3. Whether Kagan’s scholarly work qualifies her for a Harvard law professorship. Look, life is unfair. Law schools operate differently from graduate schools. There are fifty or so people produced each year–basically, law review editors at the top five law schools–who can obtain tenured law school professorships with little additional work. (Most of them, of course, have other career goals.) So far as I know, Prof. Quiggin wasn’t ever one of those fifty people. It is also possible to work one’s way up the law school academic ladder with high-quality published work, if you have lower-quality credentials (Brian Leiter has written about this, as I recall), but some people don’t have to.

34

nick 05.09.10 at 8:42 pm

this clearly calls for “I have more publications than Elena Kagan and nobody’s gonna nominate me for the Supreme Court!1!” facebk group……

35

nick 05.09.10 at 8:42 pm

this clearly calls for a “I have more publications than Elena Kagan and nobody’s gonna nominate me for the Supreme Court!1!1!” facebk group……

36

nick 05.09.10 at 8:43 pm

your commment software spoils my already lame jokes by editing out my leetspeak: WTF, Crooked Timber, WT Ef-ing F?

37

Alice de Tocqueville 05.09.10 at 9:05 pm

38

Alice de Tocqueville 05.09.10 at 9:25 pm

A quote from that link:

“Nothing could demonstrate more that Kagan hasn’t got the slightest clue what our entire legal system, let alone the Supreme Court, is supposed to be about.

So utterly disconnected was Kagan from what was actually going on in that oral argument that Justice Stevens himself had to correct her for getting wrong the point that he was trying to help her with (Oral argument, p. 43, lines 3-5).”

This isn’t the first source I heard this from, sdtill trying to track that down (it was on the radio).

39

anon j.d. 05.09.10 at 9:25 pm

As far as her credentials to teach law…

The purpose of law schools, for the most part, is to turn out professionals not to create scholarly work. Scholarly work is nice and schools care about that too but its not the end all as it seems to be in other graduate schools. While it varies from field of law to field of law a bit (con law professors in general need to publish more then professors who are specialists in tax, securities regulation, etc…), in general, as long as the basic qualification are there (Yale, Harvard, Stanford, Columbia, Chicago, law review, COA/ Supreme Court clerkship, etc…) professional success carries the same amount if not more weight than scholarly work.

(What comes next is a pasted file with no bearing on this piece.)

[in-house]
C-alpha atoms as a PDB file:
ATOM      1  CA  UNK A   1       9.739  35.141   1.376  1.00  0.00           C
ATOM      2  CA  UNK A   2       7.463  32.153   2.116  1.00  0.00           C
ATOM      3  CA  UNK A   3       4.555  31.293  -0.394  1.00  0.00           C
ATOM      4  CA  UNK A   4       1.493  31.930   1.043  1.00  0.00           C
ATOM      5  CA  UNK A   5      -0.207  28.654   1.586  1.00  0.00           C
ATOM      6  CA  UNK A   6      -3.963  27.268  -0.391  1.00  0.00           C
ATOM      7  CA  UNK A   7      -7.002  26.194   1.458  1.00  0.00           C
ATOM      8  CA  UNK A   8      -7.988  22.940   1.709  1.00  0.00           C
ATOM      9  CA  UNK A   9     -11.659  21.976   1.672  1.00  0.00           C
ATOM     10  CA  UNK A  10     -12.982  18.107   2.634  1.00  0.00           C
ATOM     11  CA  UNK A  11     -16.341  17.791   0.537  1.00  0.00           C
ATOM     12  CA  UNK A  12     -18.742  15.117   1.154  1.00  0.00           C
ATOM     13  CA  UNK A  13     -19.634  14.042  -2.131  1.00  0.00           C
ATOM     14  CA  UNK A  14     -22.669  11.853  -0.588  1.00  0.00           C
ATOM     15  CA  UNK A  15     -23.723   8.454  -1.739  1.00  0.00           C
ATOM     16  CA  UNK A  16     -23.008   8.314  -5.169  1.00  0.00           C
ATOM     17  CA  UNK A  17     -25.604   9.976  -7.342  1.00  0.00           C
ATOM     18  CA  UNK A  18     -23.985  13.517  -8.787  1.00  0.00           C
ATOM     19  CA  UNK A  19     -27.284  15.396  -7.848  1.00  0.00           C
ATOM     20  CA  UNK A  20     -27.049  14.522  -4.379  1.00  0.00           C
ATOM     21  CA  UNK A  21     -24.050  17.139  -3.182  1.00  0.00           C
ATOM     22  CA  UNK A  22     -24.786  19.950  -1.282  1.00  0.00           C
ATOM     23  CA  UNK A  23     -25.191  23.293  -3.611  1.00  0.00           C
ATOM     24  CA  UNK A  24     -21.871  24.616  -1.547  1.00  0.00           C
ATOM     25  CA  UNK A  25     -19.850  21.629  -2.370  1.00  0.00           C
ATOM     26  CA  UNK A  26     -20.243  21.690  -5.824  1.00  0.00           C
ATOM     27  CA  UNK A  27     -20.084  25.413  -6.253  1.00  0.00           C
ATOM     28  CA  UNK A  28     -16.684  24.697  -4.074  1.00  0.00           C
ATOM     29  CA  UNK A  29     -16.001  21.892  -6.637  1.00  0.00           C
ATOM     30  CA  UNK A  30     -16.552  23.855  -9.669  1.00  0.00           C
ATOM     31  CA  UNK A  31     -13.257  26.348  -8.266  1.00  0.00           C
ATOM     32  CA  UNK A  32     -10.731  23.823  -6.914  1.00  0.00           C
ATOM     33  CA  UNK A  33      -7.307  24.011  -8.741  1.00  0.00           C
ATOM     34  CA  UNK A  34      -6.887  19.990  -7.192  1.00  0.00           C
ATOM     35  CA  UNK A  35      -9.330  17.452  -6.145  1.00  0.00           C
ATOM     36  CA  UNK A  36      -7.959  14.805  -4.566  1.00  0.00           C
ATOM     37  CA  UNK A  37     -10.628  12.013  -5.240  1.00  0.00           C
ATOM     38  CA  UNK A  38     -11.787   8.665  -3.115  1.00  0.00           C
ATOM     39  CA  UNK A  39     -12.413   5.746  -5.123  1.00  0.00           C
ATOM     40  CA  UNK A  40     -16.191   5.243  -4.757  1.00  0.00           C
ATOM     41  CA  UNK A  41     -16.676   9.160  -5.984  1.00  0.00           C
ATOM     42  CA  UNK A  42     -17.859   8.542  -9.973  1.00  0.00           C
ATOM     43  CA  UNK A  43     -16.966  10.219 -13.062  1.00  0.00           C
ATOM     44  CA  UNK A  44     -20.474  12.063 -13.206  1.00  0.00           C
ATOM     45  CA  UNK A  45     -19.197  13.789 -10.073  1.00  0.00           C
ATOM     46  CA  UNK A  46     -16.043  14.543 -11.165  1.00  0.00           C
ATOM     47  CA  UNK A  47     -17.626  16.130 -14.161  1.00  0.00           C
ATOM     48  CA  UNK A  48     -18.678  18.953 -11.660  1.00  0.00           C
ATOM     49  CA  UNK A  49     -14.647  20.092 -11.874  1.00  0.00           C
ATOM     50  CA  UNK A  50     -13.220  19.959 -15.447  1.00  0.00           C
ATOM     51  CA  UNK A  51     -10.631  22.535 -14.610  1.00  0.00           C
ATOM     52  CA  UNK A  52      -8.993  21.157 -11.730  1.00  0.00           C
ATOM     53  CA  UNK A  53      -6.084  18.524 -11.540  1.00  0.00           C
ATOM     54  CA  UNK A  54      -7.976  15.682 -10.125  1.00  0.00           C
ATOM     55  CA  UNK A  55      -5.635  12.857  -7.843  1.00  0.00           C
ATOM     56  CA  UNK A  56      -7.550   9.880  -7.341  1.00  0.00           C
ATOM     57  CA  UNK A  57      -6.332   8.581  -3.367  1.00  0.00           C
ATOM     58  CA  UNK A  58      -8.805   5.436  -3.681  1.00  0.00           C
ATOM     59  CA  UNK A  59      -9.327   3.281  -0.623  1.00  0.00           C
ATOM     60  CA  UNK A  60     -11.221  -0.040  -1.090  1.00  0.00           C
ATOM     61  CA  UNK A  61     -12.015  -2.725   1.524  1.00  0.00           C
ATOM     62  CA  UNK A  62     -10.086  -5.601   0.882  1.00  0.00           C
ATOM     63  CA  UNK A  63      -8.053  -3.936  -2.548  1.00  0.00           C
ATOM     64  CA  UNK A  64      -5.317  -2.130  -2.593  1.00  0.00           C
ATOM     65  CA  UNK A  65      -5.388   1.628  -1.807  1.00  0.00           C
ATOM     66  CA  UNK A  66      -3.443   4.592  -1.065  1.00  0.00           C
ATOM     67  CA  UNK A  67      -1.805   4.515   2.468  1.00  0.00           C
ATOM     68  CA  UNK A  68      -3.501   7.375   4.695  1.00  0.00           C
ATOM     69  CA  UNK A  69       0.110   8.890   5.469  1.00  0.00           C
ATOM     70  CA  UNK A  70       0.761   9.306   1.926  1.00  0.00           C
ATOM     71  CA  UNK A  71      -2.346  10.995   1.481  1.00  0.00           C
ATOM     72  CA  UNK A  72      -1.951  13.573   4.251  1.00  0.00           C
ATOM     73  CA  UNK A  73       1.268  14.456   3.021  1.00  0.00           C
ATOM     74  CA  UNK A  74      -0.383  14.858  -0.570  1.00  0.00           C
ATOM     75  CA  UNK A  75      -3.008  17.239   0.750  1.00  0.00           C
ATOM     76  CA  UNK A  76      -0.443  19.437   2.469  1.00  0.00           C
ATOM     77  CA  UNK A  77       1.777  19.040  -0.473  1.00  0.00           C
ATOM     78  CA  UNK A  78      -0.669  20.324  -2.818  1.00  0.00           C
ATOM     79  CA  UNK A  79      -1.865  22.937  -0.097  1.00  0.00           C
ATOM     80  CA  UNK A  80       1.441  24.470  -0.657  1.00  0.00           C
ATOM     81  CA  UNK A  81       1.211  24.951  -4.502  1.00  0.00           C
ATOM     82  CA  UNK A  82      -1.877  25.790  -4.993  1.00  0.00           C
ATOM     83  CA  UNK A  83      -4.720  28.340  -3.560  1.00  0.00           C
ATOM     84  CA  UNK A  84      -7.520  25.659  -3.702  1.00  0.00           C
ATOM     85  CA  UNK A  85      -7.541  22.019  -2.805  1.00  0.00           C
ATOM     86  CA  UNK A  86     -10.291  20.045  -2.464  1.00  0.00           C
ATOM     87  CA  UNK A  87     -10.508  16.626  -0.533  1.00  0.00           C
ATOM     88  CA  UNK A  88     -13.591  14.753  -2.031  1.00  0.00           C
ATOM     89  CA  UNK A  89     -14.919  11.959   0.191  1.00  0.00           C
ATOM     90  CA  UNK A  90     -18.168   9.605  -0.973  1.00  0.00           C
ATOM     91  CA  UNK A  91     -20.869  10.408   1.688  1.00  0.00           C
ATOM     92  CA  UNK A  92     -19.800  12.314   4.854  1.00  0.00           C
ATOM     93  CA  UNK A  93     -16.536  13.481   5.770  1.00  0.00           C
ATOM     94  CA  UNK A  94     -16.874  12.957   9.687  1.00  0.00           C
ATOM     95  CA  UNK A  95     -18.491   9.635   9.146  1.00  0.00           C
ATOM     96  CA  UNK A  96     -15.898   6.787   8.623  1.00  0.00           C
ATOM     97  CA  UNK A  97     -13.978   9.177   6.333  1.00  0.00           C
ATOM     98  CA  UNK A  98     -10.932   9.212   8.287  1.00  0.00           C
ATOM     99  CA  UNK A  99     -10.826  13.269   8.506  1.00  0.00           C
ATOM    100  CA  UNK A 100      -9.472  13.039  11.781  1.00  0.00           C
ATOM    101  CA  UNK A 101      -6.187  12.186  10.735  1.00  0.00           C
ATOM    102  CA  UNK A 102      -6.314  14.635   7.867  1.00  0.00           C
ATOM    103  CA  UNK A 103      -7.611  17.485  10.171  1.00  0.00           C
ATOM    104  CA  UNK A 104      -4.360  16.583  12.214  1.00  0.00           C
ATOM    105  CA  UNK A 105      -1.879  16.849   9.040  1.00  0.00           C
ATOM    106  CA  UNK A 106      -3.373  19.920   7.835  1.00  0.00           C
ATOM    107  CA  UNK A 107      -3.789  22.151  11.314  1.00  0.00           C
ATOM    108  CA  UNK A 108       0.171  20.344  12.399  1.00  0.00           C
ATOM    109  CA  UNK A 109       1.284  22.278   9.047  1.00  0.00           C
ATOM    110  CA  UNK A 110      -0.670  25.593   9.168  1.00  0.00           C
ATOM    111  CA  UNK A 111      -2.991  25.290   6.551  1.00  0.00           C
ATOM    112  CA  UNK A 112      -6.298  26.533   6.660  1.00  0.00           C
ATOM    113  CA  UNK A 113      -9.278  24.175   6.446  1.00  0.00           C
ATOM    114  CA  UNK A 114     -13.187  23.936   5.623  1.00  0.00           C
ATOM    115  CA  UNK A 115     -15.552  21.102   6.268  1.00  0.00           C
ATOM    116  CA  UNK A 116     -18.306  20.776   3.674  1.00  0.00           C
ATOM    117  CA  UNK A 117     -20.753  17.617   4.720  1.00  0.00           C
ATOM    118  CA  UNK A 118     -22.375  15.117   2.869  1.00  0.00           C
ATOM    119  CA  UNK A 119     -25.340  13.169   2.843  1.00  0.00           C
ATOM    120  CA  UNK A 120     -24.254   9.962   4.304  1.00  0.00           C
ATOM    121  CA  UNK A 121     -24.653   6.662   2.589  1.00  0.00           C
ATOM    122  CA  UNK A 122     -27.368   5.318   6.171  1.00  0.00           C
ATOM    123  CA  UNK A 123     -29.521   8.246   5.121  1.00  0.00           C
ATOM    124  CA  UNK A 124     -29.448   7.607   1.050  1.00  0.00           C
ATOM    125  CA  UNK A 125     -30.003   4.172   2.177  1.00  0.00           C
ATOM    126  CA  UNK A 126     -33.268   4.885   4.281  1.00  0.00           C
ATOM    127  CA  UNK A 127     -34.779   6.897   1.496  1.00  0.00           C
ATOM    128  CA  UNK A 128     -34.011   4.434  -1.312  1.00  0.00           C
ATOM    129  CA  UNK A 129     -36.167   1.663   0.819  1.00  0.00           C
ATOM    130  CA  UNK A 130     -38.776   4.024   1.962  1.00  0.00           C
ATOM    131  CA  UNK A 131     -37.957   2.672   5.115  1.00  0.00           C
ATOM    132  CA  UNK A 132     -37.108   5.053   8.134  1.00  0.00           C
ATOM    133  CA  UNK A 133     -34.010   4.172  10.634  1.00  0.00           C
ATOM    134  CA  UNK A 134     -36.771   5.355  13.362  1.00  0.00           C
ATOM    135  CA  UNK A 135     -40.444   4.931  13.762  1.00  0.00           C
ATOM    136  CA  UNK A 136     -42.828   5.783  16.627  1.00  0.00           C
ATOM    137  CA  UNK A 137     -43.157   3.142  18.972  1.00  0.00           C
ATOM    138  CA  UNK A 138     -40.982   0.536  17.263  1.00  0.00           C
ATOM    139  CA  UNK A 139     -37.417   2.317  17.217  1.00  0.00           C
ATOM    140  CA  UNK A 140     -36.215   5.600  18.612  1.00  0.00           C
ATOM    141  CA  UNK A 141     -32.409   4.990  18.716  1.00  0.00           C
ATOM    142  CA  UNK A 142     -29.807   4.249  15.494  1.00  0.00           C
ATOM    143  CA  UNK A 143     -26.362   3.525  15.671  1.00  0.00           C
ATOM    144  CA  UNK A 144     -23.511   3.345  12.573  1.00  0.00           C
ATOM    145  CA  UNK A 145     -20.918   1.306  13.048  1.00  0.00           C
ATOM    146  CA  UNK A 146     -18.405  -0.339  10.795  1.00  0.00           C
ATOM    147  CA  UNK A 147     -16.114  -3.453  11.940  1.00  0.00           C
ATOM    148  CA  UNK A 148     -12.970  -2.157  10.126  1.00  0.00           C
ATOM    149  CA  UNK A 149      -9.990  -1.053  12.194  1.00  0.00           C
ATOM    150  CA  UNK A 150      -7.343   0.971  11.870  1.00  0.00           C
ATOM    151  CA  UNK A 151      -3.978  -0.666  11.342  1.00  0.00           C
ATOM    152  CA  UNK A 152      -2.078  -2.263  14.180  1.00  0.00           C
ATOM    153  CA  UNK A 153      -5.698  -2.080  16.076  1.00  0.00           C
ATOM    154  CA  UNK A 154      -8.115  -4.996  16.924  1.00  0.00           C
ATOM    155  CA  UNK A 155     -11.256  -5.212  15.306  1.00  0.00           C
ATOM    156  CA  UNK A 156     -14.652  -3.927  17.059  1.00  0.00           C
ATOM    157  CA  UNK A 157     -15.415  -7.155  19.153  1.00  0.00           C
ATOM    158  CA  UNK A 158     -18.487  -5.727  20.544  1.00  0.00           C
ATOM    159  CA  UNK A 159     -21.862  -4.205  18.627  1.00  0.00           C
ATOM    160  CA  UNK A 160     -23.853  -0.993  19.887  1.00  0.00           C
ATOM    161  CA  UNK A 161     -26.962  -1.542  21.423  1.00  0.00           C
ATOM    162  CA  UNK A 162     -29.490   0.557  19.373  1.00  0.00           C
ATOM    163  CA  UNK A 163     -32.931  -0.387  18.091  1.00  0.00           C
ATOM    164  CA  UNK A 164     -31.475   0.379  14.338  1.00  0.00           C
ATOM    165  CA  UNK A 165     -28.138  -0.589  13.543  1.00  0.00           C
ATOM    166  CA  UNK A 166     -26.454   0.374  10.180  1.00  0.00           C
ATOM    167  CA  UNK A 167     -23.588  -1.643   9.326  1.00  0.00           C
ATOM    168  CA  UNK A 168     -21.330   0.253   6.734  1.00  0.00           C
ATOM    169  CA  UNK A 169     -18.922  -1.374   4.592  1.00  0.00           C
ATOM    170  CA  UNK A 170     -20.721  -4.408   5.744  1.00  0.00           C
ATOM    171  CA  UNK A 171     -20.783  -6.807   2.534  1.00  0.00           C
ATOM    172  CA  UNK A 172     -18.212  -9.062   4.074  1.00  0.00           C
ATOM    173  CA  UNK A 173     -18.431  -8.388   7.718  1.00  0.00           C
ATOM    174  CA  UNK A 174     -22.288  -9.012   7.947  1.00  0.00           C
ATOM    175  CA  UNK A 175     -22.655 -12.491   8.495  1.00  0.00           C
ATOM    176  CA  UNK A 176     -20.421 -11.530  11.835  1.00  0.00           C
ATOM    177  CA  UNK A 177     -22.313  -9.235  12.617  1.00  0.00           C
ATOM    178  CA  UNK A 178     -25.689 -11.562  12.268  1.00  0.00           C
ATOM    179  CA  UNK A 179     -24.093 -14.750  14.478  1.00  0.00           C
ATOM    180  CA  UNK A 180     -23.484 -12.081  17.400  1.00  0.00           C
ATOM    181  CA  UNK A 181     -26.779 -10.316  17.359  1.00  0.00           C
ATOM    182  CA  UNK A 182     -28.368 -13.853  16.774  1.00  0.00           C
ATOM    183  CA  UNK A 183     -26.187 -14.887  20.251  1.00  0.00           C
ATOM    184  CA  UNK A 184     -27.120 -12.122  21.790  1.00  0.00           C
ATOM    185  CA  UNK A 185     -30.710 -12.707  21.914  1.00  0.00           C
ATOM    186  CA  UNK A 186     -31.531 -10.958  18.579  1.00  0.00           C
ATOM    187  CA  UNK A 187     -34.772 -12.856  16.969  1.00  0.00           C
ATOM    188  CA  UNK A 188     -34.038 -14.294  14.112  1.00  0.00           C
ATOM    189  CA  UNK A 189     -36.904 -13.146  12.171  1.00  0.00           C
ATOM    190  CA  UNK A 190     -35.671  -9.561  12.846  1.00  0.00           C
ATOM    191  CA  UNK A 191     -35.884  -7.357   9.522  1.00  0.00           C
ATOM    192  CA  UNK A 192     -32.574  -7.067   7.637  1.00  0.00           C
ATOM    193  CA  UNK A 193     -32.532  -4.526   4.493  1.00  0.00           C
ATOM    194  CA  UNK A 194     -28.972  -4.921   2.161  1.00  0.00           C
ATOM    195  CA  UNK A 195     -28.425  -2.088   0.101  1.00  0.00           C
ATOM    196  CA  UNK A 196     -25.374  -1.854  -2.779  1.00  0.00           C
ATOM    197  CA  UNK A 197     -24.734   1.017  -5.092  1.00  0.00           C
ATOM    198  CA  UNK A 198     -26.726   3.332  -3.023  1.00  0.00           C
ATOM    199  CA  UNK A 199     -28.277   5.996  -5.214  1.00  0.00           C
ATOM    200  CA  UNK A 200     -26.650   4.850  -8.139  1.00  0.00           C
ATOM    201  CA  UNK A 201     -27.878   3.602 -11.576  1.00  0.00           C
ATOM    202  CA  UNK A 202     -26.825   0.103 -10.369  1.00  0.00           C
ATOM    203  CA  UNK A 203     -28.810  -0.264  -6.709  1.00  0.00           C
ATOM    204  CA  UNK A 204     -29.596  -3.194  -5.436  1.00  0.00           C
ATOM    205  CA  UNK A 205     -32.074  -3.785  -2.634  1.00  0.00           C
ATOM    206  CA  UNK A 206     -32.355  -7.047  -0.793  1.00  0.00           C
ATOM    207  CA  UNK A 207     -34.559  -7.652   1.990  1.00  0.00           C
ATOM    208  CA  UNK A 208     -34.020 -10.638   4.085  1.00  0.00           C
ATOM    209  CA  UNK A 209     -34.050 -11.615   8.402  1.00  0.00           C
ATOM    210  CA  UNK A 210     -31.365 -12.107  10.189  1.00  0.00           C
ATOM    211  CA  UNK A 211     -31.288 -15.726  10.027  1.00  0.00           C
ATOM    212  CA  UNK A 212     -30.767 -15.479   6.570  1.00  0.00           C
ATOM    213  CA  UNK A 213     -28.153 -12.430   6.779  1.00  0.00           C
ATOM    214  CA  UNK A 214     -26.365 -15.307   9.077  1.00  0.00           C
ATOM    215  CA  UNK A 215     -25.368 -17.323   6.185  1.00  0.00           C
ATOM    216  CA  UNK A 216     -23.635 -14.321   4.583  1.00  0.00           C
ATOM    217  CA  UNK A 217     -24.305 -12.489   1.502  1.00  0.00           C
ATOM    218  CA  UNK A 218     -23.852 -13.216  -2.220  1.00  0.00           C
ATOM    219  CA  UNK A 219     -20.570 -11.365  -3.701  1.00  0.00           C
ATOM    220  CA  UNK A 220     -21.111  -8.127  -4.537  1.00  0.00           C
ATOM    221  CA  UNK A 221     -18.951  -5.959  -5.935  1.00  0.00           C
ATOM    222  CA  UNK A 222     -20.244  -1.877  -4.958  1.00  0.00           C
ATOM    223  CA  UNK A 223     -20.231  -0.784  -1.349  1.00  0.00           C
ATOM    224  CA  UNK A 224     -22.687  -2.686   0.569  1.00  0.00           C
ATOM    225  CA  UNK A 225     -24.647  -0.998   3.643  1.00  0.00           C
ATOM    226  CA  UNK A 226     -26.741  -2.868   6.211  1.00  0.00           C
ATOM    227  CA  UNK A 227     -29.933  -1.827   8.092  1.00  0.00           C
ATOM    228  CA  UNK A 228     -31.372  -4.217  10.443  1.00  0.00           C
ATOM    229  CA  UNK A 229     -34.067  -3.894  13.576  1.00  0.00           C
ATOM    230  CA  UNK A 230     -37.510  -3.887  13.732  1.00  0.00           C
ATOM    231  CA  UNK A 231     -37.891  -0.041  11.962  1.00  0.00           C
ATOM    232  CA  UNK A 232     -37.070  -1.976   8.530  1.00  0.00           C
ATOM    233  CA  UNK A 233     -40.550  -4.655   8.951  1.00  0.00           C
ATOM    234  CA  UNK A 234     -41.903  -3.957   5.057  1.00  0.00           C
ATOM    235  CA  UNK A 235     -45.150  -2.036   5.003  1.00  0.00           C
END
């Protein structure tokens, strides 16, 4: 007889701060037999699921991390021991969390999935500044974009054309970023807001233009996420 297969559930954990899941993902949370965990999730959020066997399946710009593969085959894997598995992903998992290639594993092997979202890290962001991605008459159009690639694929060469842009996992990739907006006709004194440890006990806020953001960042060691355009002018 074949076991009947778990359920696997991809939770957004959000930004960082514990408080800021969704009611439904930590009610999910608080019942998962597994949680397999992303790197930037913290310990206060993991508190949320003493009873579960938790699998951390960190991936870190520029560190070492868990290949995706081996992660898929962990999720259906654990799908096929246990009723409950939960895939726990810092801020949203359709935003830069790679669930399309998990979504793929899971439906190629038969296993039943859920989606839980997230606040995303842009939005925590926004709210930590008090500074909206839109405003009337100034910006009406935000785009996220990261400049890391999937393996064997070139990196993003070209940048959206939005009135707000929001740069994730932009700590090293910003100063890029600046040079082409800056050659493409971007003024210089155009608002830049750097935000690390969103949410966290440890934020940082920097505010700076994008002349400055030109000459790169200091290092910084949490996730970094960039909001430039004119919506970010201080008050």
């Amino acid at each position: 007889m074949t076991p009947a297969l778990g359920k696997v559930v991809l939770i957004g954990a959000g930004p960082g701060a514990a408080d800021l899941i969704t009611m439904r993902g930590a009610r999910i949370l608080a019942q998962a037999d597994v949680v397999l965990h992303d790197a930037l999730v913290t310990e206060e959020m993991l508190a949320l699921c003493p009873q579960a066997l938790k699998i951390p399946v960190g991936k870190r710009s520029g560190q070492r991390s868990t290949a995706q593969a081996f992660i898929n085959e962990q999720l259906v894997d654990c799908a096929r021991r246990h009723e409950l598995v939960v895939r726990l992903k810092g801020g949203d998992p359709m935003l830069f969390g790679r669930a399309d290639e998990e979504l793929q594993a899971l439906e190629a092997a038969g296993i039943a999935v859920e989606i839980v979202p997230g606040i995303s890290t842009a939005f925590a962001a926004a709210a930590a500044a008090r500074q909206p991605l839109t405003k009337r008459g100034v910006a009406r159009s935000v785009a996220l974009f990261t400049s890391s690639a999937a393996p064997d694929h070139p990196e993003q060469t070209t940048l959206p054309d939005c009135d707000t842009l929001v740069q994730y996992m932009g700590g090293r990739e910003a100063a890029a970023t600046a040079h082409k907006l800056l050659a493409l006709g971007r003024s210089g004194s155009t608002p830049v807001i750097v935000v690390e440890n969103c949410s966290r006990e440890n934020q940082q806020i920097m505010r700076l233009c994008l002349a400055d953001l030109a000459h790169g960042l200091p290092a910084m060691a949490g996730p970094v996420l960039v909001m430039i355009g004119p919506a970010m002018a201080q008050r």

Harvard Law Review –>Supreme Court Clerkship –> associate at Williams & Connely by itself is usually enough to get a crack at teaching, add in Associate White House Counsel and you are golden…

40

Alice de Tocqueville 05.09.10 at 9:38 pm

Ihttp://www.salon.com/news/feature/2010/04/15/kagan_as_solictor_generaln the meantime, here’s another, more summing-up, article:

http://www.salon.com/news/feature/2010/04/15/kagan_as_solictor_general

41

Alice de Tocqueville 05.09.10 at 9:43 pm

Sorry, that should have been:

In the meantime, here’s another, more summing-up, article:

http://www.salon.com/news/feature/2010/04/15/kagan_as_solictor_general

42

LFC 05.09.10 at 10:11 pm

My impression is that Kagan’s performance in the Citizens United oral argument left something to be desired. That, however, is an impression. This is, IMO, a fact: Kagan could have delivered the most brilliant, compelling, and eloquent oral argument in Supreme Court history — channeling a combination of Daniel Webster, Thurgood Marshall arguing in Brown, King’s I Have a Dream speech, and Lincoln’s second inaugural — and the Court would have come out exactly the way it did in Citizens United, with exactly the same 5-4 split. Sometimes oral arguments can make a difference, but not in a case like this where it was quite clear what the majority wanted to do from the minute it ordered the whole case reargued. Statements that Kagan’s performance “enabled” the Supreme Court’s decision, insofar as they imply that the Court might have come out differently, I find completely unpersuasive. When five justices have made up their minds to do something, they have made up their minds, and the oral-argument equivalent of the Bolshoi Ballet, the Royal Shakespeare Company or the Chicago Symphony is not going to make a ******* bit of difference.

43

Alice de Tocqueville 05.09.10 at 11:15 pm